This is the third night of shift work as we are almost at the apex of something called "dual media discharge." Without getting into the specifics of the thing - in so small part because they're classified, and I'd get in deep trouble - we are going to push a lot of very radioactive stuff overboard. It's a tightly scripted and controlled evolution, one which we have been training for since November. Right now there isn't much for the night shift guys to do, so we've been passing the time primarily by watching movies, reading, and playing cards. This will change next week; we'll be kept busy around the clock.
I just finished reading Everyone Worth Knowing, Lauren Weisberger's second novel (her first was the runaway hit The Devil Wears Prada). When I bought the book (for a measly four cents after discounts from Borders), the cashier opined that it was even better than the first - a tall task, given how hilarious TDWP was. I'd read the book in fits and starts in the two weeks since I'd bought it, since, if the options are available, I have a tendency to choose any or all of the following things over settling down to read: using the computer, watching a movie, drinking, stuffing my face with junk food, going gambling at Mohegan Sun, and going out (note: does not apply when in southeast Connecticut). But two twelve-hour shifts without my laptop allowed me plenty of time to absorb myself in this account of the glitz, glamour, and lunacy of New York's rich and famous and the people and companies hired to promote them. I definitely enjoyed EWK, and forcefully recommend it - but I think, on the whole, it does what most sequels do - it falls short. Fortunately, in this case, it doesn't fall short by much.
Weisberger's novels are characterized as "chick lit," and if so, I'm not ashamed to say that I read this small slice of the genre. I would say that both of her books are, for me, "train wreck literature." That doesn't at all mean that the works themselves are train wrecks. An apt analogy is this one: The Devil Wears Prada and Everyone Worth Knowing are to popular literature as Laguna Beach is to popular television. As a guy, I know I'm not supposed to be watching a show about rich, spoiled teenagers in southern California - a show primarily targeted at teenage females, not twentysomething males. But if I'm flipping through the channels and Laguna Beach is on, I'm stopping to watch, motivated primarily by disbelief that people actually live like that. Just the same, I couldn't stop turning the pages in these two novels. In EWK, Weisberger beautifully illustrates how those with money - whether acquired by circumstance of birth or sweat and toil - are consumed by the notion that the world should be wrapped around their finger, and that they will pay any price to achieve that vision. I've long been well aware that favorable press coverage is often bought, but I have to admit that I had no idea as to the extent to which such purchases were made, nor of the degree to which "free time" events (like nightlife) were staged. It evoked memories of Malcolm Gladwell's The Tipping Point, a book about spreading epidemics in popular culture, in much the same way viruses propagate. Making epidemics spread - gaining a product widespread acceptance - is the central focus of the advertising and public relations fields, and it was intriguing to read about the lengths to which public relations firms will go to accommodate their clients and the celebrities who promote them. Everyone - like Prada before it - brings the outsider inside, making you feel like a part of high-class, high-status New York; you're riding shotgun right alongside both Bette (Everyone) and Andrea (Prada). And there were plenty of moments that just made me crack up. When I bought EWK, I thought to myself, "Public relations in New York? That girl, ran her SUV into the nightclub in the Hamptons a few years ago...what was her name?" And when Lizzie Grubman's name surfaced three-quarters of the way through, I had to smile. There were several moments like that - although none like the "sleep debt" remark in Prada, which triggered a thought of "wrong university...Andrea went to Brown, not Cornell." The cherry atop this wonderful ice cream sundae was its ending; the way that the final few pages perfectly reflected the book's title was not lost on me.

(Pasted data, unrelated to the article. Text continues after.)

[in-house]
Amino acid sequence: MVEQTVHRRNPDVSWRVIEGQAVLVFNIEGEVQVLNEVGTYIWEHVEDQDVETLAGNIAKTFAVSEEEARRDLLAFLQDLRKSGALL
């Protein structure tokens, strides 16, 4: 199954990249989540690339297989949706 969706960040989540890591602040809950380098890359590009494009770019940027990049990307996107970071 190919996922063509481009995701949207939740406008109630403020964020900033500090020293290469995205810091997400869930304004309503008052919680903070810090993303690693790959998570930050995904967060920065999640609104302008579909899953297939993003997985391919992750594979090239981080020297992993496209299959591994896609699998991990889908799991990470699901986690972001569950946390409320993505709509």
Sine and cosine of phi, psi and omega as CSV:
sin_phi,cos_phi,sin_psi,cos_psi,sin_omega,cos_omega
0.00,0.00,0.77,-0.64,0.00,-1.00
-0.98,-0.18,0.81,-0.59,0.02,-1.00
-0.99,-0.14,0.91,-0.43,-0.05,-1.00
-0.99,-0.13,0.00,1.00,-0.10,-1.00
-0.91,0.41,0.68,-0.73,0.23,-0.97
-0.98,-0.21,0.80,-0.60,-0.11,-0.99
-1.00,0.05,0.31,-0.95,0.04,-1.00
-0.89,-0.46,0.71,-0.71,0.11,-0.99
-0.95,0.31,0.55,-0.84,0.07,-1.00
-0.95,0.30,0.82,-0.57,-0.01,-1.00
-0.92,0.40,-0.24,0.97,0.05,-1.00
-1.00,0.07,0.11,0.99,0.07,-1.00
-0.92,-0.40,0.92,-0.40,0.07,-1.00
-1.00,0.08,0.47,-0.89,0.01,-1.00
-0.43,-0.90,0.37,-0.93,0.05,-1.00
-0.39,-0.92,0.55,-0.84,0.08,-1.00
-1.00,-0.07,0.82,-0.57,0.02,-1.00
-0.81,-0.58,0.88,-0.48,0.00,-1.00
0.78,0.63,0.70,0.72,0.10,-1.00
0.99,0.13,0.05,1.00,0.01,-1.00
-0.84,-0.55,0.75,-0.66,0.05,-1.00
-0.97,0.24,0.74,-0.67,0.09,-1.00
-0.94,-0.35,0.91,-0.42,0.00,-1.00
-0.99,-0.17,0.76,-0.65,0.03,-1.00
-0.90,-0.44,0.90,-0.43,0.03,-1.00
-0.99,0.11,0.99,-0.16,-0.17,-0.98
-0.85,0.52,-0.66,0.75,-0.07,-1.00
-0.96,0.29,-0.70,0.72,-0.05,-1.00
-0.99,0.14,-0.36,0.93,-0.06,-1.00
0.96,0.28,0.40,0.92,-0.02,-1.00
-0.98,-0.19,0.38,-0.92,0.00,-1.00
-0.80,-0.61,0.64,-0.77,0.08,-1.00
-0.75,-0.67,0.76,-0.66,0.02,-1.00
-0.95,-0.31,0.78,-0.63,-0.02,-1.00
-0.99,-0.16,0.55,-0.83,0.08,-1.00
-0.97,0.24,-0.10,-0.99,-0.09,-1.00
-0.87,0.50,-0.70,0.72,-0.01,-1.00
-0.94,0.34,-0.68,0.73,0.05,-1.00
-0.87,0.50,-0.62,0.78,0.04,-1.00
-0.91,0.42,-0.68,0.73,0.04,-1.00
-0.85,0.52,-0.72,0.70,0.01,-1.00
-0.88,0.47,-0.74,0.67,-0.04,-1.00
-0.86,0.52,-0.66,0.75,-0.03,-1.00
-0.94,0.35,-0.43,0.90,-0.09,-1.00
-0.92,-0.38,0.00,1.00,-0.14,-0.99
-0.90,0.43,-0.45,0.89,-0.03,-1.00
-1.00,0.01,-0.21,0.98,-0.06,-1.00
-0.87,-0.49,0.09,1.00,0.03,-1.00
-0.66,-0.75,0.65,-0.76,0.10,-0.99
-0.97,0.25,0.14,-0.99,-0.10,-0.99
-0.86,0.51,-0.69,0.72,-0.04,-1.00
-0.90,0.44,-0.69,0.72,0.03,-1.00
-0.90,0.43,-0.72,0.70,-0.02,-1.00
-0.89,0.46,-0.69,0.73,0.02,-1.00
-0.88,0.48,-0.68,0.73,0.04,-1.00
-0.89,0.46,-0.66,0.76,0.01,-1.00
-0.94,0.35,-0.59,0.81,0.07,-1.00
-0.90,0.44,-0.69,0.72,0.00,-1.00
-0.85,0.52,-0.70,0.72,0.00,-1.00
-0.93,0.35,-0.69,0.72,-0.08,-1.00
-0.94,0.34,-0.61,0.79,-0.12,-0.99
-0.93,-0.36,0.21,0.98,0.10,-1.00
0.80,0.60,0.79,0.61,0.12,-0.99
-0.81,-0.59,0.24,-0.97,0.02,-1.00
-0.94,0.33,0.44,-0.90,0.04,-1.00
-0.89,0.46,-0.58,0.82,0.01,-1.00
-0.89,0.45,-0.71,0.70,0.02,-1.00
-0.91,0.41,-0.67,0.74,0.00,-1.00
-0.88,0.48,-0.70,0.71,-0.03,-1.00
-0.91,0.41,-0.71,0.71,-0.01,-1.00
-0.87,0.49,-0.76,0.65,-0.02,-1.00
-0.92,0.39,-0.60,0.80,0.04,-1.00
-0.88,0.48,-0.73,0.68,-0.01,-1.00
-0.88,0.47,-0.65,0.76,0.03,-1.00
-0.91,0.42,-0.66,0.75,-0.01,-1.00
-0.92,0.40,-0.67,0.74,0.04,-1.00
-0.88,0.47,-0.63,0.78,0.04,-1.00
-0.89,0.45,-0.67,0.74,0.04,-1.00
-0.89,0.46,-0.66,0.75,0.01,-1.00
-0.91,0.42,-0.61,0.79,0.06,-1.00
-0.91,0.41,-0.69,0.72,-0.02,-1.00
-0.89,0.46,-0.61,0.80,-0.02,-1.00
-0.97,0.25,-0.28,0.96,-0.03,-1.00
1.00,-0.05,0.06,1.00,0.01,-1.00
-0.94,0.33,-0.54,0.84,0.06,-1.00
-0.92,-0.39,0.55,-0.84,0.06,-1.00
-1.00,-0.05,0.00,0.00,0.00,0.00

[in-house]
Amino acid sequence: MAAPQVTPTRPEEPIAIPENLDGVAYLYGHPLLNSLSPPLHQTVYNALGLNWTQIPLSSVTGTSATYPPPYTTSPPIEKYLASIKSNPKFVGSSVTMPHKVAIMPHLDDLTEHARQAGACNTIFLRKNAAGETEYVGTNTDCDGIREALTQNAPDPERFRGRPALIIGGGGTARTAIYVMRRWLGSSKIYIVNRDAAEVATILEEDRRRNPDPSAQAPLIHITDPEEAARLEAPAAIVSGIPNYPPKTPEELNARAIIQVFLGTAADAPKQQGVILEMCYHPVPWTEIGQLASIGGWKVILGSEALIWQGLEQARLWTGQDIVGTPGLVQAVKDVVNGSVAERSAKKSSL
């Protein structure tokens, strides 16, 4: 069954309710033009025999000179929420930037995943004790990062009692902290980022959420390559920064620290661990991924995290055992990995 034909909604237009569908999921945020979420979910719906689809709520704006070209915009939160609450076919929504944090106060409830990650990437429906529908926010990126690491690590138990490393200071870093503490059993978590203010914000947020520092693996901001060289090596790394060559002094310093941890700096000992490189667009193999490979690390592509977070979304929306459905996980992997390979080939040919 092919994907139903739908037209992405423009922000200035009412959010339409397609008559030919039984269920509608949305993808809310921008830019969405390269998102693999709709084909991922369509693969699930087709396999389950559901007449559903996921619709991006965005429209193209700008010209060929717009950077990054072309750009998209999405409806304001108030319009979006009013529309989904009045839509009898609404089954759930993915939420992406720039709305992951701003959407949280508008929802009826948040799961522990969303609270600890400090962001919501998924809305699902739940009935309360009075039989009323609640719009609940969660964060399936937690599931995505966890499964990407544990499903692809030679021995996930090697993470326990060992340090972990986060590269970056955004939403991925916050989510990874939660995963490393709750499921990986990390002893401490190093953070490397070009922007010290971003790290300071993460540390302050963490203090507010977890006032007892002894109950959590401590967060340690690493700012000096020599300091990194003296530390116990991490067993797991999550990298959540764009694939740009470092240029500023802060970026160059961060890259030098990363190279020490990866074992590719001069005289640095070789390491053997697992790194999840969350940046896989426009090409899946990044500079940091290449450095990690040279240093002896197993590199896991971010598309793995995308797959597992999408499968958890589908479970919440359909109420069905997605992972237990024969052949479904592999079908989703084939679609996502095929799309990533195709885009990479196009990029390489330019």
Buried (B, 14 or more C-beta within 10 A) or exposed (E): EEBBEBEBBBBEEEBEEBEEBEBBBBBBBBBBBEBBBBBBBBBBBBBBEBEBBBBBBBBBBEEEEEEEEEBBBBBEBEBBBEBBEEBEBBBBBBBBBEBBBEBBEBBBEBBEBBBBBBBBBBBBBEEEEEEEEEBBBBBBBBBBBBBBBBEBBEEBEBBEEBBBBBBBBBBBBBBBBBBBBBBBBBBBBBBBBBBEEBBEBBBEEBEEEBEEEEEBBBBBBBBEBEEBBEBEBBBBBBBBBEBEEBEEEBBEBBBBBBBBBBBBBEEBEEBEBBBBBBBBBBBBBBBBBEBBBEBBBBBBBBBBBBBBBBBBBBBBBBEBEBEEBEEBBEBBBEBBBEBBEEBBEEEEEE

All in all, Everyone Worth Knowing was a undeniably enjoyable read, and you do yourself a great service by sprinting to your local bookstore or logging on to your Internet vendor of choice.
February did not commence as I'd hoped; I dropped $320 in a long Wednesday night/Thursday morning session. Fortunately, I made back $270 in forty minutes yesterday morning after work. My tax refunds - a combined $910, federal and state - will likely finance a long, slightly-higher-stakes session after we come out of this hell of shift work.
So I wanted to make a screen saver of the pictures from my trip to Boston last weekend. I purchased some program that would let me do that. But the stupid registration key won't work, and the people who make the software haven't yet provided a solution. This was bad enough, but it got worse when I was putzing around on the computer tonight and discovered that Windows provides a utility that lets me make a slideshow from a folder of pictures! Waste of bloody money. If I hadn't been winning so much at twenty-one, I'd be much more perturbed.
So far tonight, we've watched Marine, Snakes on a Plane, Saw III, Crank, and now Candyman. I, on the other hand, have played through the first quest of The Legend of Zelda, watched An Inconvenient Truth (the Al Gore movie about global warming), played some Monopoly, and written this. Not bad for a day's work.